Other Approaches to Control - Control of Protozoan Parasites

| Home | | Pharmaceutical Microbiology | | Pharmaceutical Microbiology |

Chapter: Pharmaceutical Microbiology : Protozoa

The early success in malaria control can be attributed to the use of professional spray teams who treated the inside of huts with DDT, without any direct involvement of the infected population.


OTHER APPROACHES TO CONTROL

 

The early success in malaria control can be attributed to the use of professional spray teams who treated the inside of huts with DDT, without any direct involvement of the infected population. However, the problem with pesticides like DDT is that they lack specificity, and as application is not always well directed there is often destruction of a wide range of insects, which may have undesirable side effects. Further problems include the accumulation of pesticide residues in the food chain and pesticide resistance in the target organism. Window screens and bed nets do prevent mosquito bites, however, and there has been a lot of interest in using bed nets impregnated with insecticide. Environmental control was a major strategy used before the development of modern insecticides. A good example of this is mosquito control through the removal of breeding sites by drainage, land reclamation projects, removal of vegetation overhanging water, speeding up water flow in canals, and periodic drainage and drying out of canals. Life cycle forms that enter the water system, such as cysts and oocysts of Giardia and Cryptosporidium, can present a major public health problem. These forms are often resistant to common disinfection methods and require physical removal from waters. Cysts and oocysts can be destroyed by use of proper sewage treatments such as anaerobic digestion, but these systems require regular maintenance in order to remain effective.

 

Biological control

 

Biological control is an active but developing area. Genetic control of insect vectors, particularly the use of irradiated sterile males, has been widely publicized, and the release of chemically sterile males has been attempted to control anopheline mosquitoes. Other similar methods include the release of closely related species within the environment in order to produce sterile hybrids. Genetically modified mosquitoes are currently being developed that are resistant to Plasmodium infection, and larvivorous fish have also been employed for mosquito control; other organisms considered for the same purpose include bacteria, fungi, nematodes and predatory insects. One of the best  studied agents is the bacterium Bacillus thuringiensis; the spore or the isolated toxin from this species can be used as a very effective and specific insecticide.

 

Vaccination

 

Where exposure to infection is likely to occur, killing the parasite as it enters the host is a sensible approach to control. There are two options available, chemoprophylaxis or vaccination. Unfortunately long term chemotherapy can have adverse side effects, and in the absence of symptoms members of the atrisk population may fail to take the treatment. Vaccination would seem to be the ideal method of parasite control, as lifelong resistance may result from just a single treatment. Despite a huge amount of effort, the only successful parasite vaccines are those for the control of veterinary parasites. However, there has been significant success with the development of recombinant vaccines for the control of malaria. The recent development of DNA vaccines may be of use in the control of parasites. In this method the DNA encoding an important parasite protein is injected into host cells and the foreign ‘vaccinating’ protein is synthesized in or on the surface of the cell. This intracellular foreign protein enters the cell’s major histocompatibility complex (MHC) class 1 pathway resulting in a cell mediated immune response. In contrast, a protein that is extracellular enters the MHC class 2 pathway, which results primarily in an antibody or humoral response.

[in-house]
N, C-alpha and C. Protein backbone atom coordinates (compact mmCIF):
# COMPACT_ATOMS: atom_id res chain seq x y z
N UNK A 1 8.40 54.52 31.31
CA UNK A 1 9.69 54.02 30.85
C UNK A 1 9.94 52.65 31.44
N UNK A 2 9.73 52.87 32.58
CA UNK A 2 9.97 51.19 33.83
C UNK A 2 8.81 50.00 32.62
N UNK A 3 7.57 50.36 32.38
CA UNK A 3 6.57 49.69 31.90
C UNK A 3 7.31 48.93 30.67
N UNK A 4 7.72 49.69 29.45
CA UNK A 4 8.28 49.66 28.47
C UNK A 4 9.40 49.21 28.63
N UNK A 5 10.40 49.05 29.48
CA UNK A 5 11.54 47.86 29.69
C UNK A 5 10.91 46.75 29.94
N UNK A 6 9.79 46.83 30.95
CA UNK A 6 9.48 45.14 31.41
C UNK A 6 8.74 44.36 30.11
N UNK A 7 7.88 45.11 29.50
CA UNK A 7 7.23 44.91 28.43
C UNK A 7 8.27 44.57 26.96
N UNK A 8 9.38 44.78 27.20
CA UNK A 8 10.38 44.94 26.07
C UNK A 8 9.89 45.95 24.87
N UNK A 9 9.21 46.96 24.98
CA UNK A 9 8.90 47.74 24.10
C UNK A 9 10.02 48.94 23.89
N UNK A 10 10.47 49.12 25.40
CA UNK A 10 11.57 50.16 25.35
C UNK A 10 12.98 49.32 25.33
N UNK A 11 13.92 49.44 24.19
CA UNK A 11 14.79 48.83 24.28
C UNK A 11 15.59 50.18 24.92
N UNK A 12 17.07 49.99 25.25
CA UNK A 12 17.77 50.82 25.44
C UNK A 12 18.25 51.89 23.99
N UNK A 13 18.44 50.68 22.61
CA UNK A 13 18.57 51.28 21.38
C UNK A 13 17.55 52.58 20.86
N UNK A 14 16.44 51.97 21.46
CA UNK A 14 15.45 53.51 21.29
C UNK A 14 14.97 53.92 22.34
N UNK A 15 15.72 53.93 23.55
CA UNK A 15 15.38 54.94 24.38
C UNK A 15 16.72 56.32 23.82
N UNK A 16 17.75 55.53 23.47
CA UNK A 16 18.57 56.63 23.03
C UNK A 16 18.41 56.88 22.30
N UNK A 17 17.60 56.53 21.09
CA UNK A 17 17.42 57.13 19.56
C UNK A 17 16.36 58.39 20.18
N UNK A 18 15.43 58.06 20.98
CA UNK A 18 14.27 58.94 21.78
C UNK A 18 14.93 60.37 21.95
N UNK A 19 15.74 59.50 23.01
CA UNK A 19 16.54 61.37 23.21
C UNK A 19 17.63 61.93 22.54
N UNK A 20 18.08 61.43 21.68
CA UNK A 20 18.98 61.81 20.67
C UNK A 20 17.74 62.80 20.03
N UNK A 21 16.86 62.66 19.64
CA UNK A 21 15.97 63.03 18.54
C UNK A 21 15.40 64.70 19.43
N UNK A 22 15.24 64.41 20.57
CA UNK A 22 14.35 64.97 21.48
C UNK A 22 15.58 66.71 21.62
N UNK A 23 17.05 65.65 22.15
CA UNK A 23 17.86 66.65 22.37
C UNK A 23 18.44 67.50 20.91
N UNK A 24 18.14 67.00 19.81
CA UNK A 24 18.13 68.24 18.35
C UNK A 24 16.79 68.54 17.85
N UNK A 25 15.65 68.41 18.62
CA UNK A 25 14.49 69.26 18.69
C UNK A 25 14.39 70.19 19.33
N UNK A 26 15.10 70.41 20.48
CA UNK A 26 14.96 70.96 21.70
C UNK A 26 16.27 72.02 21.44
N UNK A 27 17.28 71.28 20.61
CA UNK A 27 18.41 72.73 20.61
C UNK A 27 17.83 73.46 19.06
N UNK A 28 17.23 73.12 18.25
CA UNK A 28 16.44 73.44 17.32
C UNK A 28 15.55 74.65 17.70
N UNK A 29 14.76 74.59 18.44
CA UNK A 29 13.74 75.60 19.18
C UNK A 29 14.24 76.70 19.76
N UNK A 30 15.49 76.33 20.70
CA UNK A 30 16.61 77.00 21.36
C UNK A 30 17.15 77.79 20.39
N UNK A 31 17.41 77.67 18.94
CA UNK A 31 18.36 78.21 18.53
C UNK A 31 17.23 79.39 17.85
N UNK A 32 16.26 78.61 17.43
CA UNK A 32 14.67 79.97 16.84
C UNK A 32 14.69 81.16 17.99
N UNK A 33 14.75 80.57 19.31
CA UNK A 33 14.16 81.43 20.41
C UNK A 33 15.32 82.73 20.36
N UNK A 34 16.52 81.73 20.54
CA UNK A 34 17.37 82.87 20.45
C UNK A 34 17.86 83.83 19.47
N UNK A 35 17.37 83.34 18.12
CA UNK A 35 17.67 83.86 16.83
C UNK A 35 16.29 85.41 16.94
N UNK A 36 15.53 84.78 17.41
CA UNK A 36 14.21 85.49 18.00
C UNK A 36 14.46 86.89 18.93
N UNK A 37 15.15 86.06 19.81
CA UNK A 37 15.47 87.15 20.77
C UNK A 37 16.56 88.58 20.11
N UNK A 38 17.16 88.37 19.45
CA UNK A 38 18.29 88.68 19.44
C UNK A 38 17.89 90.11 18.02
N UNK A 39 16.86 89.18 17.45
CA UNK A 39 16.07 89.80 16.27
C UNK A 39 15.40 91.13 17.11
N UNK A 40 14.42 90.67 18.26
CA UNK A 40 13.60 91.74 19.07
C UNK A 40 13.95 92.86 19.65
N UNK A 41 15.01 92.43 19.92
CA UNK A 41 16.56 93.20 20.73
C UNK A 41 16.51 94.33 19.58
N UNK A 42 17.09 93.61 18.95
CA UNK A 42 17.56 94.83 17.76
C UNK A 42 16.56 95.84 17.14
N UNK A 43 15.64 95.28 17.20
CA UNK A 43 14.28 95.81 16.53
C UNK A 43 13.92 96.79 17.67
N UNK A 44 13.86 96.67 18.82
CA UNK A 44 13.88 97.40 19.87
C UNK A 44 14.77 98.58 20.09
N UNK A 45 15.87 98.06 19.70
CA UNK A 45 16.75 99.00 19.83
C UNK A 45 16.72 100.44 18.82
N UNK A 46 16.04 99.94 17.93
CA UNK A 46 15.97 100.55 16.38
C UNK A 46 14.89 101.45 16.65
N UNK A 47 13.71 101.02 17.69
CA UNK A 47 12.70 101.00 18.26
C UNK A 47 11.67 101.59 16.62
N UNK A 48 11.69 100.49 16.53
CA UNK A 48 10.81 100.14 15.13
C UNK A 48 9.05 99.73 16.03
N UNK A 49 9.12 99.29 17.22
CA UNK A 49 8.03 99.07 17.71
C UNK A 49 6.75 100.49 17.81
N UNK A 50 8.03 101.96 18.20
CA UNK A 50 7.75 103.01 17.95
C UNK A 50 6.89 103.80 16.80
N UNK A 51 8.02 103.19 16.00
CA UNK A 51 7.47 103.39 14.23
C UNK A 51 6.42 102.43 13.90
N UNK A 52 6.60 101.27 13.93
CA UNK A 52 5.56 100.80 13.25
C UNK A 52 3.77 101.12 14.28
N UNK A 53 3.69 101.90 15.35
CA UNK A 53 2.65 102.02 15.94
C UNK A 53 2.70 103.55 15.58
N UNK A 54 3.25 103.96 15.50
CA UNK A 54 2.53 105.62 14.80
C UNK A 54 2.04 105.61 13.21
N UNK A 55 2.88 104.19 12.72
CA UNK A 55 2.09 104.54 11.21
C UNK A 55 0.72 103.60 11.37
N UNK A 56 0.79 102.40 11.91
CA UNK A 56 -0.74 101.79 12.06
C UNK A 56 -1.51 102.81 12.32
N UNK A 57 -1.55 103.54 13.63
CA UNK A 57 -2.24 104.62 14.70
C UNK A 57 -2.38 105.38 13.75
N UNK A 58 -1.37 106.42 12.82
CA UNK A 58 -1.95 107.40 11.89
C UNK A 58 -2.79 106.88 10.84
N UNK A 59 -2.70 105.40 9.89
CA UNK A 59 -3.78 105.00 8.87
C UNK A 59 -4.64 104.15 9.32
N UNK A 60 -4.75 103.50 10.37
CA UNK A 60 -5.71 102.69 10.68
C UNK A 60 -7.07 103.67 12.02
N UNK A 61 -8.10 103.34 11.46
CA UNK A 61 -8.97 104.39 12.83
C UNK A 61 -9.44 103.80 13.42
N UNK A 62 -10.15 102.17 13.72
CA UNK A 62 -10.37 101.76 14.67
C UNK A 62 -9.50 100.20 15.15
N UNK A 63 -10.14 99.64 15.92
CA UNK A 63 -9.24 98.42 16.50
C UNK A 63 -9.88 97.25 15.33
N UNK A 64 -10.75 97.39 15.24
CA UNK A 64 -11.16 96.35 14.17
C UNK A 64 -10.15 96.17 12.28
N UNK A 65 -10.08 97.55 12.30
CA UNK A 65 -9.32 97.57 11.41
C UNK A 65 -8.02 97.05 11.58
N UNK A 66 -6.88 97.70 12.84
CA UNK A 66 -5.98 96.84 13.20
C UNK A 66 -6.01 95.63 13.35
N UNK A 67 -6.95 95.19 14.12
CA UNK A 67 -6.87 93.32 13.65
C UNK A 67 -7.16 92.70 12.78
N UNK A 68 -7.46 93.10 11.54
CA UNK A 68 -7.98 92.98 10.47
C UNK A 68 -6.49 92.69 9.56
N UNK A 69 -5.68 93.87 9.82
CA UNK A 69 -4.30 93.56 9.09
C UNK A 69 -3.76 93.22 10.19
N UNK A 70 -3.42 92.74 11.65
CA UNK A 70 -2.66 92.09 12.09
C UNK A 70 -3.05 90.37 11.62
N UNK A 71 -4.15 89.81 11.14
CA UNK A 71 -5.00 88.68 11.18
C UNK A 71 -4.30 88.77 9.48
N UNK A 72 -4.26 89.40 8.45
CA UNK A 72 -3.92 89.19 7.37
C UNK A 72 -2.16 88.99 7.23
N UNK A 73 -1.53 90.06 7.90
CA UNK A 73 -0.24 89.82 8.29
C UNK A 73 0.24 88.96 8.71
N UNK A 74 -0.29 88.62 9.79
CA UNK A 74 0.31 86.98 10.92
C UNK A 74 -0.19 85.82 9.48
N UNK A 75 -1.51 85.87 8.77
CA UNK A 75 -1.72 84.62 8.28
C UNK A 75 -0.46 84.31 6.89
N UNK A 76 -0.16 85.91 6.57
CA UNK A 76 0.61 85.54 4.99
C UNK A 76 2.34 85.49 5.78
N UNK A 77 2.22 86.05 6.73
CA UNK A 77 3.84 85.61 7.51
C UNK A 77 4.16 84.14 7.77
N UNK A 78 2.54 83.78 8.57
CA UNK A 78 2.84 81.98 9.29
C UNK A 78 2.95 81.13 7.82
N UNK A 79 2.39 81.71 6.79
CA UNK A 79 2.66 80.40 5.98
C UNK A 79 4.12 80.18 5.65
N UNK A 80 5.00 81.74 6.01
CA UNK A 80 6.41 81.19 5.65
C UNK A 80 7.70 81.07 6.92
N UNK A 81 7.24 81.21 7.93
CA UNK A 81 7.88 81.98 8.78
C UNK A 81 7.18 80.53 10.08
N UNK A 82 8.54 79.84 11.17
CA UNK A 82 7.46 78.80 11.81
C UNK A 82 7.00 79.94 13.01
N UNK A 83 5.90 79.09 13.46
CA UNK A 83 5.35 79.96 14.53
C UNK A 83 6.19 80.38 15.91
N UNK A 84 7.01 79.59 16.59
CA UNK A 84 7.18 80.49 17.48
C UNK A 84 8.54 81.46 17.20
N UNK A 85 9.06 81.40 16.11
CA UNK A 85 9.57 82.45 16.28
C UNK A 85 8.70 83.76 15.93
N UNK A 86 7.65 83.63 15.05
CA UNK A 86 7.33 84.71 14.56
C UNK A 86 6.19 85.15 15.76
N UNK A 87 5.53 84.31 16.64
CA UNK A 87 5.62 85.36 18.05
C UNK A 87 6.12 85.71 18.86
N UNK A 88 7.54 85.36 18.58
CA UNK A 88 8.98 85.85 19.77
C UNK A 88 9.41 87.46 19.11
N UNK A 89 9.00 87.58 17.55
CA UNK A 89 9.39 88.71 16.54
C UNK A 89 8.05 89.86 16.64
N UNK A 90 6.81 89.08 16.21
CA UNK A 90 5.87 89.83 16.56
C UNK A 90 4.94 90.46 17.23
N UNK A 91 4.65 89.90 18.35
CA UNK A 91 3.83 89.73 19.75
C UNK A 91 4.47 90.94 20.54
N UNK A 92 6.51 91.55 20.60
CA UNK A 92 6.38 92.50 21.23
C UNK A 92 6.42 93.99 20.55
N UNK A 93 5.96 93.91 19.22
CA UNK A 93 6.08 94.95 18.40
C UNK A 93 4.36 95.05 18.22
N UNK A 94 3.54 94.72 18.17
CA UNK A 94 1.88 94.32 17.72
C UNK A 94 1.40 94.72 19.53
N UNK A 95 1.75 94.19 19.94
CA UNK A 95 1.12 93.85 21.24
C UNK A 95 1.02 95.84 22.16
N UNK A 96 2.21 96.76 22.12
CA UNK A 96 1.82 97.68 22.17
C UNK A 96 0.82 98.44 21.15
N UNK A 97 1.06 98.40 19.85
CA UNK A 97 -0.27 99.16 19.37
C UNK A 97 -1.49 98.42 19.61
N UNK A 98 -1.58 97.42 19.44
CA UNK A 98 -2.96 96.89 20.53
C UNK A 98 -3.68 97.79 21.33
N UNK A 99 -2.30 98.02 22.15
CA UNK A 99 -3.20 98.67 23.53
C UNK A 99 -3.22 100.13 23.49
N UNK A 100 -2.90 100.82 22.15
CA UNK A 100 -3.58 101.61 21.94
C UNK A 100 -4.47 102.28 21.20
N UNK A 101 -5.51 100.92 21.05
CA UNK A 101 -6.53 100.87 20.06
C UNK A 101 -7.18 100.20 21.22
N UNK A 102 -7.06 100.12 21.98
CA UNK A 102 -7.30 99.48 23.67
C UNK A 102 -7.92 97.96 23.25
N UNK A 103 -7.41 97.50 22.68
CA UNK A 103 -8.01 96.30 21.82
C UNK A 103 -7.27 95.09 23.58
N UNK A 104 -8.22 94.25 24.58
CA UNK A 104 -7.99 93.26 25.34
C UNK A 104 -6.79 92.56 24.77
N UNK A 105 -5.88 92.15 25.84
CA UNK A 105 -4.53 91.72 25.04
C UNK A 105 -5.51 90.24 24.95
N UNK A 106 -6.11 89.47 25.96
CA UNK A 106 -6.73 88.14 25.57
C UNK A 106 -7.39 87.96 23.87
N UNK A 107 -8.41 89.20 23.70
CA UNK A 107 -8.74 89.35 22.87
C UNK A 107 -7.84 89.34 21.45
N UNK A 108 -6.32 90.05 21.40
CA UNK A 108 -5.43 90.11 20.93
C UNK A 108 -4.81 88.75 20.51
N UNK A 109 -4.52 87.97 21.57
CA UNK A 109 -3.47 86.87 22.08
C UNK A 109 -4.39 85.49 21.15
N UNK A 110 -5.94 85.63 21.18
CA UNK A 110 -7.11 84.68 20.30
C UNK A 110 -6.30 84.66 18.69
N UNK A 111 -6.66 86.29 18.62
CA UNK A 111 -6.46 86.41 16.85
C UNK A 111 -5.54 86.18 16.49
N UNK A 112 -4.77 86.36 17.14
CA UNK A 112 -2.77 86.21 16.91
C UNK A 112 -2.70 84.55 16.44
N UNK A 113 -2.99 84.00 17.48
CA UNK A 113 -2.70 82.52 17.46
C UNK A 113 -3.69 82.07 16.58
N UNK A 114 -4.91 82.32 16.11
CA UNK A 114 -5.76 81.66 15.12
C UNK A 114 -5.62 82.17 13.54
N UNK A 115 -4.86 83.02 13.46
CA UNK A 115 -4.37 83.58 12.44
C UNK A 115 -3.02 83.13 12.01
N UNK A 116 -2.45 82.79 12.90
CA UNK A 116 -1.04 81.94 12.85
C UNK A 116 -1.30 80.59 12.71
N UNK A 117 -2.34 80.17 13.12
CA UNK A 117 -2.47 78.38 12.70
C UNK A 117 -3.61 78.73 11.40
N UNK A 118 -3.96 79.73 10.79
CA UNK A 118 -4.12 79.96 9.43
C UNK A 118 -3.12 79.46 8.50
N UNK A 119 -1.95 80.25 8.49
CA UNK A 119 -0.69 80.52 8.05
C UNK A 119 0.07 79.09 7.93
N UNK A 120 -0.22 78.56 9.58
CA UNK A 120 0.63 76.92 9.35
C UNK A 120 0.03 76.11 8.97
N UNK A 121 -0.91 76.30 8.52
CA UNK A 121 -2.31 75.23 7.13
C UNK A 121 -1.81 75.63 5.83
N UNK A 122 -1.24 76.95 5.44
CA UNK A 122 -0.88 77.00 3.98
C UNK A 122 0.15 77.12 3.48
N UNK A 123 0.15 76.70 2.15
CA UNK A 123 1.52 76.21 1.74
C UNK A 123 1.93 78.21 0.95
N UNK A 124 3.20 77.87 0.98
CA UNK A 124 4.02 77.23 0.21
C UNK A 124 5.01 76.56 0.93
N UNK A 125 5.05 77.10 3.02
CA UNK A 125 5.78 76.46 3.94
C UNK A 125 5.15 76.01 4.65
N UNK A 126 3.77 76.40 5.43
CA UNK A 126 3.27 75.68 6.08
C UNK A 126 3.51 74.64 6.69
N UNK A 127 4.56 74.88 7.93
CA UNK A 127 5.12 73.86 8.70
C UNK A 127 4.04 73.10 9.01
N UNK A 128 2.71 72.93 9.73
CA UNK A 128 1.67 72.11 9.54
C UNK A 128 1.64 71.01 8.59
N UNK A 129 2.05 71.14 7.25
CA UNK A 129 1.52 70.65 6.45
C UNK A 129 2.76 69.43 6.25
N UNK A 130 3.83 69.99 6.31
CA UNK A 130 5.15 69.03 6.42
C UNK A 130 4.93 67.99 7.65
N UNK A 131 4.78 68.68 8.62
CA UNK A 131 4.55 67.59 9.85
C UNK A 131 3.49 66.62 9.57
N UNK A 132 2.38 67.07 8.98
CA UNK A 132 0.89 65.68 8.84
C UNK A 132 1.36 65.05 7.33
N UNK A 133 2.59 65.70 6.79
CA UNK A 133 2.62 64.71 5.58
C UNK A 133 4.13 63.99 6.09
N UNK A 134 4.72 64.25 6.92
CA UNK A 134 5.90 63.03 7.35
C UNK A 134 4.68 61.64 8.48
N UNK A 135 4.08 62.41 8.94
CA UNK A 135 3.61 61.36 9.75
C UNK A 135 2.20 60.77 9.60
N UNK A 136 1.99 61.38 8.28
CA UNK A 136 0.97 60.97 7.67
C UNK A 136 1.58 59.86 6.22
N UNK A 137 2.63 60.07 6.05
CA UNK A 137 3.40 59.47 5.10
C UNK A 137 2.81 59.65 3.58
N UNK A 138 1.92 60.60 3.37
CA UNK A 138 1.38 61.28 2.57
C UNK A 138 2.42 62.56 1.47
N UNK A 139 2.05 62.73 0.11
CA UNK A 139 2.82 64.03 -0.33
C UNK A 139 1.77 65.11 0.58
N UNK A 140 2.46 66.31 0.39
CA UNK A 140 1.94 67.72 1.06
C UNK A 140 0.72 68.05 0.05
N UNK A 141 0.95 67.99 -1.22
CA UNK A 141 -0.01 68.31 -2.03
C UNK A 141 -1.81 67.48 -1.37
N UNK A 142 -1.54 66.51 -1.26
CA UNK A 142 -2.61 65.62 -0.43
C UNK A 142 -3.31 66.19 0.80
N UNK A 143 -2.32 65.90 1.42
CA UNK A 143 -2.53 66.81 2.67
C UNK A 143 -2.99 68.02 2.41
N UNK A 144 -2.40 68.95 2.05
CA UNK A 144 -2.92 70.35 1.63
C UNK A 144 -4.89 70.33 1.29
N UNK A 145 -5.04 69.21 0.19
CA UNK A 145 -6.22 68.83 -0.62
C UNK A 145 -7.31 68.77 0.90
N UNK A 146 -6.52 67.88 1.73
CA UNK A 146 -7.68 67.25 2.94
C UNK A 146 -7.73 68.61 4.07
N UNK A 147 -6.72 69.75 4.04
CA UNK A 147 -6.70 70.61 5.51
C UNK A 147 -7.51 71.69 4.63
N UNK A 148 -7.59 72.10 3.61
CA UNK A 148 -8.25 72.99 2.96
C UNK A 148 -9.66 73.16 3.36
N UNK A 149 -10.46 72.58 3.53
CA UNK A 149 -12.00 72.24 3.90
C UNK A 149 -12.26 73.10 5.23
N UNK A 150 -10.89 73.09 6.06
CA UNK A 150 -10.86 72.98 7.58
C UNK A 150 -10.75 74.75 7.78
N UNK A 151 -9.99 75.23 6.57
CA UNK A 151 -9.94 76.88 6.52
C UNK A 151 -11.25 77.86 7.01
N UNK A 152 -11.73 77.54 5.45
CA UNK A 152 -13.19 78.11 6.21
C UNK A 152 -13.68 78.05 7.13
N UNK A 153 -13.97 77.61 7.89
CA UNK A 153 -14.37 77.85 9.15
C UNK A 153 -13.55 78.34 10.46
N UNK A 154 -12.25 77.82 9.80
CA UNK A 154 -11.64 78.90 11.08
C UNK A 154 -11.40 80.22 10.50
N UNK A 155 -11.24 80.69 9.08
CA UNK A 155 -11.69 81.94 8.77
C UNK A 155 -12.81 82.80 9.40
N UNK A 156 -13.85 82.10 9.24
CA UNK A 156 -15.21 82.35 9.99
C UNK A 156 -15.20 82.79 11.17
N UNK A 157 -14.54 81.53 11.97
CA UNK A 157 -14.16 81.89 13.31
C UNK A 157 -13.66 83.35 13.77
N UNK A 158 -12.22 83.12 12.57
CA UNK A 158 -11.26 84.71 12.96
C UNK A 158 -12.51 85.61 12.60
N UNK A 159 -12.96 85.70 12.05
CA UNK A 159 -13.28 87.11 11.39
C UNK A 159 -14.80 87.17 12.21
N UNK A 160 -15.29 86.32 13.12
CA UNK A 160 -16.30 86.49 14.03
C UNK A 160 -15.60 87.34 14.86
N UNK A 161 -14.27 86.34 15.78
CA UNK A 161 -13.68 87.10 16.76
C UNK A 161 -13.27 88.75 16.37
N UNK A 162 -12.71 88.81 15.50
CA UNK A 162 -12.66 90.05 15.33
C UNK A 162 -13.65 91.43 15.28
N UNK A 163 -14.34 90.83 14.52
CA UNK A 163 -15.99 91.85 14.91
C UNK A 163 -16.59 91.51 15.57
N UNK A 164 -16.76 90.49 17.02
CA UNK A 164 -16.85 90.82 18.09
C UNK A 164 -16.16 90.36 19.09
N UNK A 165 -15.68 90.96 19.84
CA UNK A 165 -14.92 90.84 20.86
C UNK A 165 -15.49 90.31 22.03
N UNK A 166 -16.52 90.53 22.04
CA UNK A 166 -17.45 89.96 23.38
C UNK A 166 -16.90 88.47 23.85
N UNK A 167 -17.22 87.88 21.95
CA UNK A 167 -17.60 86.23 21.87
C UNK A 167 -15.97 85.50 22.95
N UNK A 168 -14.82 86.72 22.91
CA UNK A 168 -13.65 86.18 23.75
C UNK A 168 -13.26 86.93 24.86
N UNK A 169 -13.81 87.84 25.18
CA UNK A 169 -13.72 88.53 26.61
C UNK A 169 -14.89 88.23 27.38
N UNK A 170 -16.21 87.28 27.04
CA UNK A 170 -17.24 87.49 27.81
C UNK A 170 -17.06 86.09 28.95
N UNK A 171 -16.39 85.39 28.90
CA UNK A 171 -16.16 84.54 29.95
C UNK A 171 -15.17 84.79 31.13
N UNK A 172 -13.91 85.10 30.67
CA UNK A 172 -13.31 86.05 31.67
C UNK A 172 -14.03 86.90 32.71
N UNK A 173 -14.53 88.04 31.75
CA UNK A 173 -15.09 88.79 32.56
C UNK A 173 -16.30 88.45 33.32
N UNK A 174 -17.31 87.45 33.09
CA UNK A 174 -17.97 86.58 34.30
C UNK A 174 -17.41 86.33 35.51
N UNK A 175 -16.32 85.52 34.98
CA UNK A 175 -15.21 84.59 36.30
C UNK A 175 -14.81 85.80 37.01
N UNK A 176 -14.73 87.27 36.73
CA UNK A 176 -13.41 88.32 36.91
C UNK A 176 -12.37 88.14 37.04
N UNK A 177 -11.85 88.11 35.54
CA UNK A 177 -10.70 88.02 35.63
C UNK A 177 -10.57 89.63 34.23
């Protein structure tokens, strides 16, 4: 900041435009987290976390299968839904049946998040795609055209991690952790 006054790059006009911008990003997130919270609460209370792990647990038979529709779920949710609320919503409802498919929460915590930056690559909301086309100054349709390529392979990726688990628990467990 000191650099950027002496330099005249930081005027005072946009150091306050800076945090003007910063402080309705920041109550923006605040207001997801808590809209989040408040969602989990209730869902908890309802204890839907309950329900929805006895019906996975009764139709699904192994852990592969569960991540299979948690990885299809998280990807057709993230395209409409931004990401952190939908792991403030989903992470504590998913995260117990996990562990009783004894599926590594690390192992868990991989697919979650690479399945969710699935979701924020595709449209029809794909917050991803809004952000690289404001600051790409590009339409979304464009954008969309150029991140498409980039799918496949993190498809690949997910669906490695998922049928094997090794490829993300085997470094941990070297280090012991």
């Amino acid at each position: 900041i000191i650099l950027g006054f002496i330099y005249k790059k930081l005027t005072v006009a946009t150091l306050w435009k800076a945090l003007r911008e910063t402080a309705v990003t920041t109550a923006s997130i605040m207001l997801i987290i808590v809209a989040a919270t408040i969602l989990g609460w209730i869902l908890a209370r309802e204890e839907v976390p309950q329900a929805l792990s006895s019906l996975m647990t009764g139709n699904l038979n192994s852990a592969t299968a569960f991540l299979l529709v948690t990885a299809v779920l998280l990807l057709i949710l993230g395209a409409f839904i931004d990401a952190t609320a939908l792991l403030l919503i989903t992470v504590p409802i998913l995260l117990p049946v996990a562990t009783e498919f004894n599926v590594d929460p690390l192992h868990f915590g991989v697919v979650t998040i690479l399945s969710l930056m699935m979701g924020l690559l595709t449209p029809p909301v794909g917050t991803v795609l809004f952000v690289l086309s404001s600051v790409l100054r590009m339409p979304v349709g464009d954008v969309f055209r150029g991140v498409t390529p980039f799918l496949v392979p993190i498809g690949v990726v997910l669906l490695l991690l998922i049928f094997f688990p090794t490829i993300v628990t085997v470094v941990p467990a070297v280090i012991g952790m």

Despite advances in technology, few commercially available parasite vaccines exist and there are none for use in humans. Several vaccines are being evaluated in clinical trials and most of these are against malaria. Information about these can be found at the Malaria Vaccine Initiative website (www.malariavaccine.org). In addition there are vaccines being evaluated against other parasites, for example a Leishmania vaccine co-administered with BCG (bacillus of Calmette and Guérin) is under trial. Recently, DNA and viral vector-based vaccines have been tested in clinical trials including one utilizing an adenovirus human serotype 35 based vector encoding the malarial circum-sporozoite protein.

Contact Us, Privacy Policy, Terms and Compliant, DMCA Policy and Compliant

TH 2019 - 2022 pharmacy180.com; Developed by Therithal info.